Over 200 performances from more than 100 artists and a record 35,000 enthusiastic festival goers over three and a half days made the 35th anniversary of the World of Music and Dance a bumper year.

The first year WOMAD moved to Lord Suffolk’s Charlton Park estate from the Riverside Reading – 2007 – was a mud bath, WOMAD became WOMUD. This year once the ground was wet 35,000 pairs of feet did the rest. But the mud never reached 2007 levels and – with a rainbow arriving on Sunday afternoon rather than the predicted thunderstorm, and three of the four large stages being under canvass and so dryer under foot, it was no more than a sideshow to the experience of being able to go – for example – from seeing the Whirling Dervishes of Damascus to Benjamin Zephaniah in less than a hundred metres.

While WOMAD has expanded into poetry, talks, art, physics more workshops with the artists, and has its own delightful take on the music and food theme with musicians cooking a dish which festival goers get to eat, music remains the heart of the festival.

Of the biggest names this year, many festival-goers thought the highlight was on the opening Thursday night when Orchestra Baobab lived up to their reputation as legends of Afro-Cuban dance music after Brazilians Bixiga 70 had blown everyone away with their take on Afro Beat.

On Friday, Oumou Sangaré, the queen of Malian music gave a consummate performance and also right up there on Saturday were Lamomali, the new dynamic 11-strong Malian-French collective who mix the traditional with pop and rock, and Toots and the Maytals, with Toots still in great voice and able to make ‘Pressure Drop’ and ‘Monkey Man’ sound as fresh as when they first saw the light of day.

That sparkle was just what was lacking in Sean Kuti and Egypt 80's disappointing show despite bottom wiggling backing singers and the presence of jazz legend Roy Ayers.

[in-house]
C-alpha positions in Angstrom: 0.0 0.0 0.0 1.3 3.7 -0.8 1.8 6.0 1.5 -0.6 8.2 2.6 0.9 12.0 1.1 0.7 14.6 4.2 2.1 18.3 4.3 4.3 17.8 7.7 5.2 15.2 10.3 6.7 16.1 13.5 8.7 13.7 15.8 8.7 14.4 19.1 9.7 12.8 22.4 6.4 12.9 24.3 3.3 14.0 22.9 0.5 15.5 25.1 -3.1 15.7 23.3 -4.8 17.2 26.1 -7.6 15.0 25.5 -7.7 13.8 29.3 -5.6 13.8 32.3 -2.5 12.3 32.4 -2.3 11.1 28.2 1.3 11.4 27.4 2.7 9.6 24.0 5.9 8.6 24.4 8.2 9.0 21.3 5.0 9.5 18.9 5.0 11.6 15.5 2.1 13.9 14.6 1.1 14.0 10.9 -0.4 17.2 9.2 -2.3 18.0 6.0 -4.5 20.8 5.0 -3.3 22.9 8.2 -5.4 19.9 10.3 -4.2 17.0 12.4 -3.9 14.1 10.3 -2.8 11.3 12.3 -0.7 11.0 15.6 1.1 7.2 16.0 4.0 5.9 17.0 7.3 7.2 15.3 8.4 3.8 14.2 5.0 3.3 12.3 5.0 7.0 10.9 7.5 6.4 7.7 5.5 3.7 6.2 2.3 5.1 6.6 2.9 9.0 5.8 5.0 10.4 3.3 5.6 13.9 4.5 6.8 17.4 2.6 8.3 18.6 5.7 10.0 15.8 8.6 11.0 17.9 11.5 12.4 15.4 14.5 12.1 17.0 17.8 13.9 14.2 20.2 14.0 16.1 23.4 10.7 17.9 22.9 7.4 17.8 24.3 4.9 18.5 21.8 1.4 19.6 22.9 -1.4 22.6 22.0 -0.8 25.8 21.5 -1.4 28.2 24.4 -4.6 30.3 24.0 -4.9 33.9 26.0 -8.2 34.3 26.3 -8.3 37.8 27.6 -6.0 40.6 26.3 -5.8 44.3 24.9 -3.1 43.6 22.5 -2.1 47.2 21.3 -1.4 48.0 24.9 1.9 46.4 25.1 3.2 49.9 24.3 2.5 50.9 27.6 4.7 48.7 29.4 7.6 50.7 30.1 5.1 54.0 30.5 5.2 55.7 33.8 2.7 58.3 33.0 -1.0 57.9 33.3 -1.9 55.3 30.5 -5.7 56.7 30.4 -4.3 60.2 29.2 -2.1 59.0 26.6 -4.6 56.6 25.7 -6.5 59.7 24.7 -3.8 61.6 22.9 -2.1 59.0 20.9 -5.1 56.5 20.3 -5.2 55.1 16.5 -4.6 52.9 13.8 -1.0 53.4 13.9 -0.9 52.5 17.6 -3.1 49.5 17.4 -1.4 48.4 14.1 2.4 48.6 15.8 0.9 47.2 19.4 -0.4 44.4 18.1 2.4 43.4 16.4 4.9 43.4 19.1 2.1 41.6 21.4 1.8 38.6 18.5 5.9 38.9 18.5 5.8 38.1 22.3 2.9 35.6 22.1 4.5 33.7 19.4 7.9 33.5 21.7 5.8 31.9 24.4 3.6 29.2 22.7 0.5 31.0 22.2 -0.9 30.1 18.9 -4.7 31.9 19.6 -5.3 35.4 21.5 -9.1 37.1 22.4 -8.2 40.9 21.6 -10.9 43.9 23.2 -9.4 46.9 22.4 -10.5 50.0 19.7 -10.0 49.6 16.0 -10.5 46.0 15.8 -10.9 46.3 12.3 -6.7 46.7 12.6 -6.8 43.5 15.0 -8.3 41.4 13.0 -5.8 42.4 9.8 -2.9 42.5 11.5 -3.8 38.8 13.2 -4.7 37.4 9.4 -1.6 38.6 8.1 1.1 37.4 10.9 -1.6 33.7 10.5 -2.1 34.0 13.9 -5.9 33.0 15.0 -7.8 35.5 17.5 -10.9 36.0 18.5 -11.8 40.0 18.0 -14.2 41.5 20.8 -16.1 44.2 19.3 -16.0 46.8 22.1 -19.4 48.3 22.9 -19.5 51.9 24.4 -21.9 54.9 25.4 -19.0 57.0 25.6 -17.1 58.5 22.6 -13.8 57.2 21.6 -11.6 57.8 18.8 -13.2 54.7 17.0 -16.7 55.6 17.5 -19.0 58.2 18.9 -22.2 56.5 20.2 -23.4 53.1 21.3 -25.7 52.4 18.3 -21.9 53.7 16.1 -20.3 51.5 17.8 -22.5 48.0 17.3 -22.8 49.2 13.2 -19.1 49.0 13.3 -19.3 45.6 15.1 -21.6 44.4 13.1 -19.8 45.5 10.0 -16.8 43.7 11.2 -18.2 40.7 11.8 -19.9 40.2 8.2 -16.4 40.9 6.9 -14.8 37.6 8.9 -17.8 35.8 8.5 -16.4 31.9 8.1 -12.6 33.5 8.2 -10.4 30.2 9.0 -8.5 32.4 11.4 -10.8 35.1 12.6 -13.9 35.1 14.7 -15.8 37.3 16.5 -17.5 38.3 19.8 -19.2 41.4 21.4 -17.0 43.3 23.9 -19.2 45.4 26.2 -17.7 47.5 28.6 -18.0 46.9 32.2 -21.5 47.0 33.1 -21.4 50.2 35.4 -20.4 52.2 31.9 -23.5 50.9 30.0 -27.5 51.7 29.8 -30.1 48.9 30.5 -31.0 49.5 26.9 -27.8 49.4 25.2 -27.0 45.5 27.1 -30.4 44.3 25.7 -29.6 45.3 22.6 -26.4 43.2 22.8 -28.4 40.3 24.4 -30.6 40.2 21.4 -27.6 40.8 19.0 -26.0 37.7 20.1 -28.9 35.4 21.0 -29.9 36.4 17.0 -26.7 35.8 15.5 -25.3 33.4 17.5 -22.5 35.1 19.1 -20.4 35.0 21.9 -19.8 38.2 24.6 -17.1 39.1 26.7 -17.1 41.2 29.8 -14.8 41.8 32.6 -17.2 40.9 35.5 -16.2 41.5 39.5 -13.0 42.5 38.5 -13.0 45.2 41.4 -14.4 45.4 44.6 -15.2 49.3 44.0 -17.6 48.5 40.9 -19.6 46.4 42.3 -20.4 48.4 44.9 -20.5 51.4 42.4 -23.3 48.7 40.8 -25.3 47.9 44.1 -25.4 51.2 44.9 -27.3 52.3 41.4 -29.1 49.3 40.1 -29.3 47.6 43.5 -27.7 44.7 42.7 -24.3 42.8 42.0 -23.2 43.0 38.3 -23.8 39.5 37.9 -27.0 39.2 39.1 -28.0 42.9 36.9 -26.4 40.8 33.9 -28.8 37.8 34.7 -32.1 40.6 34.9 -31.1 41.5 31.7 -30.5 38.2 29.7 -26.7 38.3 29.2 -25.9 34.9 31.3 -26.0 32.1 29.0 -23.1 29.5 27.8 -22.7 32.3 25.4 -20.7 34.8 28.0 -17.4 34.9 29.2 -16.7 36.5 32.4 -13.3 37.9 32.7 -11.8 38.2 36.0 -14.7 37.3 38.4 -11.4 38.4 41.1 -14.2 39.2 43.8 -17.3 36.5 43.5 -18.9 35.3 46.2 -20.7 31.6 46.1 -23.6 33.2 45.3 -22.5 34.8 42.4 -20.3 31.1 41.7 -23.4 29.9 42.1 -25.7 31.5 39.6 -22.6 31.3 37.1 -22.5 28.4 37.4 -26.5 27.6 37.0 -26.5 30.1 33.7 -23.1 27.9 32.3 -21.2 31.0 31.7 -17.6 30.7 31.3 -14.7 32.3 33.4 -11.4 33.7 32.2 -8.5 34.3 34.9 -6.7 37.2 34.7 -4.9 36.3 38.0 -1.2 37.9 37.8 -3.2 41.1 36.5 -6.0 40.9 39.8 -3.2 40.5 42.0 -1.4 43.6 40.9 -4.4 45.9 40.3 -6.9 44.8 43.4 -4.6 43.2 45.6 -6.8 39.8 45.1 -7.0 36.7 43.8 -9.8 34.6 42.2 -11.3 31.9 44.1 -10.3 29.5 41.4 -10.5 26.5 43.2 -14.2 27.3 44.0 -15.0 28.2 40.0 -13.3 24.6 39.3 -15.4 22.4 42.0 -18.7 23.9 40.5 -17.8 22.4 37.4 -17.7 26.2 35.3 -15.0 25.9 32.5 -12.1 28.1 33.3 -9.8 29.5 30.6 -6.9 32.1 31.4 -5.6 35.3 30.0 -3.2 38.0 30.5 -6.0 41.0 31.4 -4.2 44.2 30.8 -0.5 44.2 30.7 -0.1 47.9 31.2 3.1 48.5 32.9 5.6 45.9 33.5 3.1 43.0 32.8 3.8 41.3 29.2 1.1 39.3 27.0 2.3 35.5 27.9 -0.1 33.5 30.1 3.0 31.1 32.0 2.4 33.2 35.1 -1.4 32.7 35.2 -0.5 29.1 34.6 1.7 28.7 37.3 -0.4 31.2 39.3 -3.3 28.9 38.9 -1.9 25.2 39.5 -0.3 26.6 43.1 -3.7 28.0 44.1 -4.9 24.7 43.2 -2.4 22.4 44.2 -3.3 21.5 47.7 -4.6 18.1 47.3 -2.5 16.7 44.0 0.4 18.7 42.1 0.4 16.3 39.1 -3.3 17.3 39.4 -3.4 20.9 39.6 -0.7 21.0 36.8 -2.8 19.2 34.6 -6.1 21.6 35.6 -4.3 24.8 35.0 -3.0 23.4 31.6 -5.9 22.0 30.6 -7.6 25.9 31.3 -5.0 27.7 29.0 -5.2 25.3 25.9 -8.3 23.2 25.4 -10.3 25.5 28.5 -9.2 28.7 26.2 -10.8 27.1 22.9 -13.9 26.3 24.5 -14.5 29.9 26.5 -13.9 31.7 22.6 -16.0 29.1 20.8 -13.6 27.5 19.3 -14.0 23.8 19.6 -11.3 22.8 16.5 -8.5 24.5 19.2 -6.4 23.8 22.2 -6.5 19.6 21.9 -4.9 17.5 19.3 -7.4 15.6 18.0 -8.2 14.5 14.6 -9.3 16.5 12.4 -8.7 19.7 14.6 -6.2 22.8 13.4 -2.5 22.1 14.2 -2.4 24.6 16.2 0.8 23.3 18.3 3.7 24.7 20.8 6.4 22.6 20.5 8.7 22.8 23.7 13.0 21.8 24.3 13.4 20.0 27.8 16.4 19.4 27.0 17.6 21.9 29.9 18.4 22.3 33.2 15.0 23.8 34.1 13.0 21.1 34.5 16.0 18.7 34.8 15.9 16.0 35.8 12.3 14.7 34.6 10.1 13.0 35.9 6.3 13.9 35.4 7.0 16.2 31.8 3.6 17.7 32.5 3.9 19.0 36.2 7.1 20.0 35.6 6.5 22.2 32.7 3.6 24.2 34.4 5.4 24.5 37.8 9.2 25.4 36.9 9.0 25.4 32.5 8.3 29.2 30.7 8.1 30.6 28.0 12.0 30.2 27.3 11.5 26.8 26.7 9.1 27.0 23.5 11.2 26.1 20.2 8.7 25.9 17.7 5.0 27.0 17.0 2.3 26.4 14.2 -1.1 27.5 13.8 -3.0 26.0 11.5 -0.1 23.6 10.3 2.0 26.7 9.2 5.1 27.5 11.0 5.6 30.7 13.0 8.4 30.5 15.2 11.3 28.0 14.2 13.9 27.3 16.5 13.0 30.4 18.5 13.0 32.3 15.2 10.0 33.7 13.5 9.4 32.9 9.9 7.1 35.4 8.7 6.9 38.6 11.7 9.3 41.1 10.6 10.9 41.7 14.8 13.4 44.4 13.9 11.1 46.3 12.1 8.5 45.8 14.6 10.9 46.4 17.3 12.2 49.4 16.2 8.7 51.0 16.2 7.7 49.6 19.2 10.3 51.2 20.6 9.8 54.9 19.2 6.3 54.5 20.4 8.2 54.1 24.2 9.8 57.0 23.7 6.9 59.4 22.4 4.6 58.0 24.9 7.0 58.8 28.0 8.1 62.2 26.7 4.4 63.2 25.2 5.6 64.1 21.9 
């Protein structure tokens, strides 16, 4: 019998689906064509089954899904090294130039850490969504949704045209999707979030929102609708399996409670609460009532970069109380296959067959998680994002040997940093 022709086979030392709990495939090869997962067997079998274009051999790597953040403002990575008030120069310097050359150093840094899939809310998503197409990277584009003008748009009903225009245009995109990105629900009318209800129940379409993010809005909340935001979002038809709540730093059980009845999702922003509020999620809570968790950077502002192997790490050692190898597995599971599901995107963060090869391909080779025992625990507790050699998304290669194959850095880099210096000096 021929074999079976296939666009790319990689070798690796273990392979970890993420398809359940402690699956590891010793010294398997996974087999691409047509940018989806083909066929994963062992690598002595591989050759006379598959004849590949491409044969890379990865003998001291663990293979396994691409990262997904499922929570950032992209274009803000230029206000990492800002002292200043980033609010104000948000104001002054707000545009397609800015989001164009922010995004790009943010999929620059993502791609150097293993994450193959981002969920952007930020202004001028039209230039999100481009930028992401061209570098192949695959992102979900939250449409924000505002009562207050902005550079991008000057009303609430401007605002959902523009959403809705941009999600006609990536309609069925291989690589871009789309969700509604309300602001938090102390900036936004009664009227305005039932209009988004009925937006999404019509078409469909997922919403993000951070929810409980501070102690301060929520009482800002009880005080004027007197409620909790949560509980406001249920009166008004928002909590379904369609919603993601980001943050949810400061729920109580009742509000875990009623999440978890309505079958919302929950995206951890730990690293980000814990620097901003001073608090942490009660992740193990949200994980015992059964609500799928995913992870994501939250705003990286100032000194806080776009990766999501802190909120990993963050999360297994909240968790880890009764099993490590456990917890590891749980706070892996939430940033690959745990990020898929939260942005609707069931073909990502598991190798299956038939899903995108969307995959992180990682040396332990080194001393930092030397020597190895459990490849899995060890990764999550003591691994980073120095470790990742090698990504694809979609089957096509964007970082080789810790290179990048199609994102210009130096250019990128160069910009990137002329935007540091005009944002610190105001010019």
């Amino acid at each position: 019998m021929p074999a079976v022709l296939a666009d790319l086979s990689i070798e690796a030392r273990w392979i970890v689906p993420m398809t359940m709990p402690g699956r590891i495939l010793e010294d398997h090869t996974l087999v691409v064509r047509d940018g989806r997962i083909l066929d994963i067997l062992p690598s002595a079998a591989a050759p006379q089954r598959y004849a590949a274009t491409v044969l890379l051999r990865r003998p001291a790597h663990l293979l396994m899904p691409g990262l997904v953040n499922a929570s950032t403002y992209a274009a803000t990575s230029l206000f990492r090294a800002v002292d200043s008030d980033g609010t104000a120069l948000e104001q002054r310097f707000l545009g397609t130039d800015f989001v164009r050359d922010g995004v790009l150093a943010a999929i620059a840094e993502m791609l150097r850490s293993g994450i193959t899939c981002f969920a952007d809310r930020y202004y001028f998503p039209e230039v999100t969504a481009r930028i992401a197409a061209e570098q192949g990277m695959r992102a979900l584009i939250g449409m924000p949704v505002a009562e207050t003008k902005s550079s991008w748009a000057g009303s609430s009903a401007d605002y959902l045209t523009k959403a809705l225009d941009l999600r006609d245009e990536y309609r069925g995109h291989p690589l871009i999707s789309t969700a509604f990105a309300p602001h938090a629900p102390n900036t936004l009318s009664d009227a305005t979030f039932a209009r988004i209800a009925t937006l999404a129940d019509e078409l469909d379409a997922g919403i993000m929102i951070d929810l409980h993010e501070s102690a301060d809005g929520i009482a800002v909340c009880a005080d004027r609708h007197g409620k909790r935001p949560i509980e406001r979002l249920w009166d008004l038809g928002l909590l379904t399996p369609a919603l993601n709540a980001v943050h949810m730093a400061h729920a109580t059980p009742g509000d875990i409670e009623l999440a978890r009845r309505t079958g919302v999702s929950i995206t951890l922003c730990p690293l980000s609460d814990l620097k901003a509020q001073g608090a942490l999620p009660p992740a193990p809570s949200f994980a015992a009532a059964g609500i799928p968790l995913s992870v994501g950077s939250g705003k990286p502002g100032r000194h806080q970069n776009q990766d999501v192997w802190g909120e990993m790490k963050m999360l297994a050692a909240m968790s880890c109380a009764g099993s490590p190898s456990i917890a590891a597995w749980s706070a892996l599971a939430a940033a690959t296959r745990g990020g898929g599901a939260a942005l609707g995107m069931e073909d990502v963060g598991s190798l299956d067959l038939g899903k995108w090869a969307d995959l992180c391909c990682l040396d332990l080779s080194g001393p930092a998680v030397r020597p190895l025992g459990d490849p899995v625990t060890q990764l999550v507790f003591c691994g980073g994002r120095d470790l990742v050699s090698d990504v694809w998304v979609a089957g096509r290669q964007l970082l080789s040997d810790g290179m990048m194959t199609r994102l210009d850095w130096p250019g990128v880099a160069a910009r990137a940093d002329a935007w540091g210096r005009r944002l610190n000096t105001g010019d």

But Eliza Cathy put on a high energy, dramatic performance with the Wayward Band that bodes well for their Towersey appearance at the end of the month.

What about all the other acts? Well here’s a flavour in the form of some awards.

* Favourite band never heard of before WOMAD goes to cellist and Haitian folklorist Leyla McCalla who, if the queue to buy her CD is an indication, was a lot of people’s favourite.

* The ‘at the cutting edge’ award goes to the unlikely collaboration of three Cuban musicians and an Iranian electronics wizard that is Ariwo who also get the sheer excitement award.

* The joint winners of the moving performance award are the Khymer Rouge Survivors for their evocation of Cambodia’s Killing Fields and the Tanzania Albinism Collective for their story of repeated rejection.

* Best one liner goes to Benjamin Zephaniah, who else, for revealing that while other poets may be inspired by nature, ‘I get most of my inspiration from Birmingham’.

* The weirdness award goes to the mask wearing Swedish outfit Goat whose performance was a case of ‘Something is happening here but you don’t know what it it is do you, Mr Jones’.

* Favourite moment was seeing balafon maestro Mamadou Diabaté light up the big open air stage with is band 18 months after seeing him play the ice balafon in -20C at the Ice Music Festival in Norway

And the final word has to go to Simon Woods and the Mysterious Collective who sang: 'Generosity, friendship and fun, Thank you WOMAD!’